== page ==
This course is aimed at providing the student with a detailed overview of the control (signalling) protocols emerging in Next Generation Network (NGN)architectures including interworking both within and outwith NGNs.
For over two decades telecommunication networks have been adopting Signalling System #7 (SS7/C7) for the exchange of control information (signalling) between network entities. The ubiquitous deployment of SS7/C7 will become something of the past as control protocols suited for NGN packet based telecommunications are rolled out eating into former SS7/C7 space.
NGNs introduce greater technical complexity including more protocols. Many of the protocols are complimentary in nature, whereas others are directory competitive. In terms of NGN signalling protocols, the protocols may be used in various complimentary configurations, but in other scenarios the protocols compete with each for dominance. The course aims at arming the student with the knowledge of what protocol may be used where, how and why, along with some protocol specifics.
It is critical that those involved with telecommunications understand the revolution taking place. For those involved in telecommunications on a deeper level it is critical to understand the emerging NGN protocols; their purpose, pros and cons, associated architectures, background, future deployment and interworking scenarios.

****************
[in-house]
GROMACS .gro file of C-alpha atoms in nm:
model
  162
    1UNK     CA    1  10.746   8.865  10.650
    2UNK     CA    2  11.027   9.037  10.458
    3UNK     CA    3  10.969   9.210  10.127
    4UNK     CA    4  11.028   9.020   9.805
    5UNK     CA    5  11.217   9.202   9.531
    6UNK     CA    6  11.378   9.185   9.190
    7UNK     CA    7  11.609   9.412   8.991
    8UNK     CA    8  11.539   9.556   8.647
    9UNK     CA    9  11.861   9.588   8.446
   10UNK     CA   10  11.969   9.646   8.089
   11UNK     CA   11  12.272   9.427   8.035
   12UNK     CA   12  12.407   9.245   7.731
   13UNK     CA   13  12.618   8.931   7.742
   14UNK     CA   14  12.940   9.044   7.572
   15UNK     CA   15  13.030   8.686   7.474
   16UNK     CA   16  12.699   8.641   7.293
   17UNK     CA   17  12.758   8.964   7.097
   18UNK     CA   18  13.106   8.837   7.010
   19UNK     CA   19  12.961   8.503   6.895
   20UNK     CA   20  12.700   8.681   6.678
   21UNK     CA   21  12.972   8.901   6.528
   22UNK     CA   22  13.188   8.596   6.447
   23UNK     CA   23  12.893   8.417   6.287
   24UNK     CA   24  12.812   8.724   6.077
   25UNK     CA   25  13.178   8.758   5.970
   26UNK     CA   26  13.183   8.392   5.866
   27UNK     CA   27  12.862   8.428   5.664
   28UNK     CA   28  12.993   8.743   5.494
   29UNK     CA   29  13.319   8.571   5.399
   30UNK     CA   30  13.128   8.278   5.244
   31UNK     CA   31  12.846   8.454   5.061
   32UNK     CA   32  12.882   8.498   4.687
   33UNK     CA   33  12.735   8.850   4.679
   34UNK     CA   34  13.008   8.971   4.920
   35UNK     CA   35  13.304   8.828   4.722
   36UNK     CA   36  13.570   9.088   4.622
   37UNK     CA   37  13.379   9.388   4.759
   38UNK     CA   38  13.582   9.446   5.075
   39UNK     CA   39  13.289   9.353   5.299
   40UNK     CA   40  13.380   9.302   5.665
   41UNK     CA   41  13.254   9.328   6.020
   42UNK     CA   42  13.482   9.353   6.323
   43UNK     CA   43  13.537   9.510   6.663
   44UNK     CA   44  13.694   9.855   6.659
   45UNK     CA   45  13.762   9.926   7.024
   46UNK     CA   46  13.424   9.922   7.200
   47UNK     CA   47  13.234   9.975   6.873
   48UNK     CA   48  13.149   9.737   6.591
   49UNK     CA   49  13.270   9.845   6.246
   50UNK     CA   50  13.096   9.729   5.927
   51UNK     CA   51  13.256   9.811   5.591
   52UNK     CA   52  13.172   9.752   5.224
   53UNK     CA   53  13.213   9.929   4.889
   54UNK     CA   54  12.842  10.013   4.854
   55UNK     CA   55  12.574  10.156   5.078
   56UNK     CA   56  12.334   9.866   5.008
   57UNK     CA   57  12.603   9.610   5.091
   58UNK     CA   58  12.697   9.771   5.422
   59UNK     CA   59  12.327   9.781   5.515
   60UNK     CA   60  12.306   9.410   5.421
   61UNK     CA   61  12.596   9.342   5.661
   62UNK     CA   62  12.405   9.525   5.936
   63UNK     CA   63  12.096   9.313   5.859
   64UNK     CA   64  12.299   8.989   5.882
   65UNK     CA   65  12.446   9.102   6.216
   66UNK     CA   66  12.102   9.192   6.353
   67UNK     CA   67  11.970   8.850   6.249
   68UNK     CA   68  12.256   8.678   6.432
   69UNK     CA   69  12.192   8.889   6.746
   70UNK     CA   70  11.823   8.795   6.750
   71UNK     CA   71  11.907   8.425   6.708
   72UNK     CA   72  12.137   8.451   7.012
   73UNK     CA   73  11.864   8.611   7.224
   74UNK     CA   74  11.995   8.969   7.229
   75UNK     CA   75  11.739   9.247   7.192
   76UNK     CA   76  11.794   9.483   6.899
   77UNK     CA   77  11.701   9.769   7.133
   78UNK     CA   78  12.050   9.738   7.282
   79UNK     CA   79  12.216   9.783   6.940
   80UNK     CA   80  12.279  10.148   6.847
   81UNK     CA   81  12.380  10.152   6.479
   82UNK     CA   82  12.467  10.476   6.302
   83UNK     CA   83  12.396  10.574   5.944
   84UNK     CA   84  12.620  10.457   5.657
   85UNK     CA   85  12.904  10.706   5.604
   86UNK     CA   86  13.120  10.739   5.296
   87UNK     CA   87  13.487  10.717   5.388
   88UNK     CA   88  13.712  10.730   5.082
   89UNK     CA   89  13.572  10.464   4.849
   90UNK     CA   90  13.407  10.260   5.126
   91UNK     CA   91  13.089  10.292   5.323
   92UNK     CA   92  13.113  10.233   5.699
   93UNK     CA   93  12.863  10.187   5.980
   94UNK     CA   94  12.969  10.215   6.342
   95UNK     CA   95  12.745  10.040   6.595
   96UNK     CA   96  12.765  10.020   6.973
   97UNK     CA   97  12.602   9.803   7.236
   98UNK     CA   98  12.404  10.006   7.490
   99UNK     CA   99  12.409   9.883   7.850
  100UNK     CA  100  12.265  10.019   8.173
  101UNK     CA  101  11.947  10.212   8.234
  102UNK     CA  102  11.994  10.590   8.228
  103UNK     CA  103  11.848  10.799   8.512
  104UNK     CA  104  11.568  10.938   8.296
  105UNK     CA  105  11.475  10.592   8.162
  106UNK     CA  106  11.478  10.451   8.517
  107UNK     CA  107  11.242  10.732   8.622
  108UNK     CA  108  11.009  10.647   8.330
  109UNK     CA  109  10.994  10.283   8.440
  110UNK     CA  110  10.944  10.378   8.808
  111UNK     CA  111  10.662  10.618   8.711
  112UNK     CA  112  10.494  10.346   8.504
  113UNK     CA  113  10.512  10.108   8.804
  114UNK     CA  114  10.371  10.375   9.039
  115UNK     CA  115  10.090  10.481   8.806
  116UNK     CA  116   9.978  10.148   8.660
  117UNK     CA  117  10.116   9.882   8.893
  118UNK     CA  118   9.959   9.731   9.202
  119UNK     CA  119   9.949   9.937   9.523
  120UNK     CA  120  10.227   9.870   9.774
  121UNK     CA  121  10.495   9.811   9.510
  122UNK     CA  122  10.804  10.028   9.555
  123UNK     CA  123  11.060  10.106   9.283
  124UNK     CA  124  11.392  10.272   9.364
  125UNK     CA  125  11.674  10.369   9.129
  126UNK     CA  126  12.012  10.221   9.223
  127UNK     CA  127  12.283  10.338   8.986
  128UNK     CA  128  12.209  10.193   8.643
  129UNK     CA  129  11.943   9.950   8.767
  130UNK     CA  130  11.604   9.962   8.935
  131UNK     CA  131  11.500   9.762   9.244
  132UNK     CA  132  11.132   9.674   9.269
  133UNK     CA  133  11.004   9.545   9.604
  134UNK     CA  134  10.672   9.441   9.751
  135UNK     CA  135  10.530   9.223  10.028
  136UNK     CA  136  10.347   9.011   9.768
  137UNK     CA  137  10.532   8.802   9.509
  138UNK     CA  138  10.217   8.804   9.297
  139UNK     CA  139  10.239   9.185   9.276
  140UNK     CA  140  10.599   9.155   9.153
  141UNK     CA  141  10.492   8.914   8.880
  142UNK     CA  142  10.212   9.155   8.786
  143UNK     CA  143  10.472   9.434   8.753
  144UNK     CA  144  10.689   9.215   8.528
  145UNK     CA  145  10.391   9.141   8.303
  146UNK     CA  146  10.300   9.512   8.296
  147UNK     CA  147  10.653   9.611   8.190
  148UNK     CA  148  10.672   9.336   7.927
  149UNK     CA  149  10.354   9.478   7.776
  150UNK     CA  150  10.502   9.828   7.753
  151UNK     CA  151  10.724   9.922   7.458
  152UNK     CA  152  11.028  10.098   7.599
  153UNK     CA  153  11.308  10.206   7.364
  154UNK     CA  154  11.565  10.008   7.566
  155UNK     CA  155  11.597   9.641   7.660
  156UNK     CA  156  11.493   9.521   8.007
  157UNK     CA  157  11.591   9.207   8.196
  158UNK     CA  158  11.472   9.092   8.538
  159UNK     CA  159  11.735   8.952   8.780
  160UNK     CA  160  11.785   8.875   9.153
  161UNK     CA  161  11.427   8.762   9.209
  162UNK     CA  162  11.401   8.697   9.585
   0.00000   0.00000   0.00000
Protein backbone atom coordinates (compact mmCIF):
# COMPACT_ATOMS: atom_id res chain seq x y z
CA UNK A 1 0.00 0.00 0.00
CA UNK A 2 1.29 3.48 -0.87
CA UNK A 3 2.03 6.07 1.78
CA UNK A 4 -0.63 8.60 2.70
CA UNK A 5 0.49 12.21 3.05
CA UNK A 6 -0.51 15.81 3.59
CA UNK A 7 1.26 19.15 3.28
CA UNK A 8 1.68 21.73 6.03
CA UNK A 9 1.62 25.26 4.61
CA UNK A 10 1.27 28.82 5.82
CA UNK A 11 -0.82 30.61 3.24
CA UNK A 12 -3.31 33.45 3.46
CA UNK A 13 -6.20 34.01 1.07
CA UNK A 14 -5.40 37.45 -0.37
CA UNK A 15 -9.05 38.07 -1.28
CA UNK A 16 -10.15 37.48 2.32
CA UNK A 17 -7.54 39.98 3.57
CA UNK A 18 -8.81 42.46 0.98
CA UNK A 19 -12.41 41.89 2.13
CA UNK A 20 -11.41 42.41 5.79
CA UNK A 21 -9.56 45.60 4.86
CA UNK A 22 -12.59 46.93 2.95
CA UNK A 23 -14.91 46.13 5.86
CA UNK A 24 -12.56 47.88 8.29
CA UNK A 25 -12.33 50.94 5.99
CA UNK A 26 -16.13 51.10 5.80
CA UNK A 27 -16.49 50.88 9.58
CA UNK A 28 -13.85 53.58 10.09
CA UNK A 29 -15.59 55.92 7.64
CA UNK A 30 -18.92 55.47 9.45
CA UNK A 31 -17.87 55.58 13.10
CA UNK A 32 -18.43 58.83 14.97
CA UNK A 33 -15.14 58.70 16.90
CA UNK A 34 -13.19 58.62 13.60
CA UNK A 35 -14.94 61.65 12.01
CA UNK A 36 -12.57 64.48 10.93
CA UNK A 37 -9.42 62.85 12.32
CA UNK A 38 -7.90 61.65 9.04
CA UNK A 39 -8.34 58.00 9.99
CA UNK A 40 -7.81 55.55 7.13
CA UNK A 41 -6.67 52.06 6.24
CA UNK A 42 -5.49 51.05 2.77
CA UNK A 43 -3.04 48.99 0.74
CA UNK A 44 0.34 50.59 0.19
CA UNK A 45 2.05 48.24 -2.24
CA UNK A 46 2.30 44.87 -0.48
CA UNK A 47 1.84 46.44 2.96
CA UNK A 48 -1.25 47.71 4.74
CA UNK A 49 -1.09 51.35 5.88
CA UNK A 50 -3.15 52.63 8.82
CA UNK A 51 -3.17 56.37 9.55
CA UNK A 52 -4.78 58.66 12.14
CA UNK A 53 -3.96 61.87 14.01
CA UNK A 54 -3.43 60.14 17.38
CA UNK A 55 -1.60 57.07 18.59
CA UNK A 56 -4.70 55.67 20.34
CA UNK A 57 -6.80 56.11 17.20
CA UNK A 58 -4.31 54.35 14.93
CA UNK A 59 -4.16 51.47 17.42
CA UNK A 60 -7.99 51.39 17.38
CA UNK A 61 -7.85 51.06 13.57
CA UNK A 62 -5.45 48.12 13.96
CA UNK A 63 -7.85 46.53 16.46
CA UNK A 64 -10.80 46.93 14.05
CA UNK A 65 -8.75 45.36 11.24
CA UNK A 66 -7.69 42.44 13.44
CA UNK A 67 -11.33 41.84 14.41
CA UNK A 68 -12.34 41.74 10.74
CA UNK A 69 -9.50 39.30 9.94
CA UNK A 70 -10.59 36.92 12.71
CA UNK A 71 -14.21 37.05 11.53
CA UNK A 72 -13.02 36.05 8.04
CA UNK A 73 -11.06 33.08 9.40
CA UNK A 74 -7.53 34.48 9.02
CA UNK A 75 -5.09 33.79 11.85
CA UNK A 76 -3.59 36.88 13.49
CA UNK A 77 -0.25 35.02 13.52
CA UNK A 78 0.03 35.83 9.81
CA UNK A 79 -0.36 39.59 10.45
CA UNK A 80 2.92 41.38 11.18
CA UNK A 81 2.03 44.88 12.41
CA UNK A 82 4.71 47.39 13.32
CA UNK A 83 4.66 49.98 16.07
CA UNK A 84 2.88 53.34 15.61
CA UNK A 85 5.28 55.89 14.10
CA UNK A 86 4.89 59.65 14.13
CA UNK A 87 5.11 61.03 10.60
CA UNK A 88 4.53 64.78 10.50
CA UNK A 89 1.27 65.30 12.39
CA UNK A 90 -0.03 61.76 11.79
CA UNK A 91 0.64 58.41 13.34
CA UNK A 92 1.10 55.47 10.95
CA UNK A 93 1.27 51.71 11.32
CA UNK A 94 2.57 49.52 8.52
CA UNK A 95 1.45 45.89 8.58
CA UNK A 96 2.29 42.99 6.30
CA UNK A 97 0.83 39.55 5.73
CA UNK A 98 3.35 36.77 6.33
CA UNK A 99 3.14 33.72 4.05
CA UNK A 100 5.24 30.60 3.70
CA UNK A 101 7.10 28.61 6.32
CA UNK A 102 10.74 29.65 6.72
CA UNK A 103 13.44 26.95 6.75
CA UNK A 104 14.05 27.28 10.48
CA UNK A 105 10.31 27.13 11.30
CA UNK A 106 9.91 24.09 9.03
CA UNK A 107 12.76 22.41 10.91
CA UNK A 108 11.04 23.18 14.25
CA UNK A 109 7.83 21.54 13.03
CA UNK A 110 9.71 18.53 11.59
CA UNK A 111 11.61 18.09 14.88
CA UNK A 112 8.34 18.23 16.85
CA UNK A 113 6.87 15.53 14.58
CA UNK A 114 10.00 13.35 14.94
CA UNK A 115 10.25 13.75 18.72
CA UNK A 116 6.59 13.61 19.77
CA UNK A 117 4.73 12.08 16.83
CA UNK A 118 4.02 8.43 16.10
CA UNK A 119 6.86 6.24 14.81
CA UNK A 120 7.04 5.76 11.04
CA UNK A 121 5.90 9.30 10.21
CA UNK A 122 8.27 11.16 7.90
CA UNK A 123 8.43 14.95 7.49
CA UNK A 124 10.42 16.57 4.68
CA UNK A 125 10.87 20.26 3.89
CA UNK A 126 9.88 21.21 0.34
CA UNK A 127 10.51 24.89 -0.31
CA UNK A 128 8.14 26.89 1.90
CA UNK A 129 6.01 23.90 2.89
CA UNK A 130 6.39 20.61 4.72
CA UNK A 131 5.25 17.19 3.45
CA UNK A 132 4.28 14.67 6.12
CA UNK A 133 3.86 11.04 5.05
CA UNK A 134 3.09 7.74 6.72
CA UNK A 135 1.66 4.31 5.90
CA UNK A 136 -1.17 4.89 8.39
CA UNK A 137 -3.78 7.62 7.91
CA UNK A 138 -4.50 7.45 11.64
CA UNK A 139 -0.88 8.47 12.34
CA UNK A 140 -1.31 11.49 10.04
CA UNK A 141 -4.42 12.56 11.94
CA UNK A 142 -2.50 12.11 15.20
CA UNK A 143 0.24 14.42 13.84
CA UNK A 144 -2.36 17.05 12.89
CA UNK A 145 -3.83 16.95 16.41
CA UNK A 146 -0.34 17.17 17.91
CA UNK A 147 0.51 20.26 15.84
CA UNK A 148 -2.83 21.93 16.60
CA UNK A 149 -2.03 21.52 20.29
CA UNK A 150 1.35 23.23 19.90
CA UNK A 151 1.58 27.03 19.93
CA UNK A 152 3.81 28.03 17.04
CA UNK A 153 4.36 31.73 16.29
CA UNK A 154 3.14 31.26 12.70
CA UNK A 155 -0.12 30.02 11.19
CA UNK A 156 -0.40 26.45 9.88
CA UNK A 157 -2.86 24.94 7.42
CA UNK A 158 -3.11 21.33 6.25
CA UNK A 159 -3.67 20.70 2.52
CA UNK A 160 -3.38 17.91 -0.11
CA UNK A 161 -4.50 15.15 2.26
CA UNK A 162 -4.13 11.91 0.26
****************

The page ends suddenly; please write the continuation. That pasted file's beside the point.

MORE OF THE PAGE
The course provides an overview of the packet based signalling protocols: SIGnaling TRANsport (SIGTRAN), H.323, Session Initiation Protocol (SIP), and Bearer Independent Call Control protocol (BICC). The overviews are provided in an integrated way so that students should understand how the protocols relate to each other, how they may work together, protocols specifics, service possibilities andinterworking methods both between themselves, the current PSTN and their use within third generation (3G) cellular networks.
Duration: Two Days
Participants: Generally class of five on a public course
The course assumes that the delegates have familiarity with telecommunication and data communication concepts.
who should attend
Engineers, who are involved in design and testing of NGN products and services
Non-engineers requiring a technical appreciation of NGN protocols
Engineers who wish to cross-train to meet the challenges of the revolution taking place in telecommunications
Network architects, designers, planners, product managers, and operational support staff who require an understanding of next generation networks
Those interested in the telecommunication and datacommunications convergence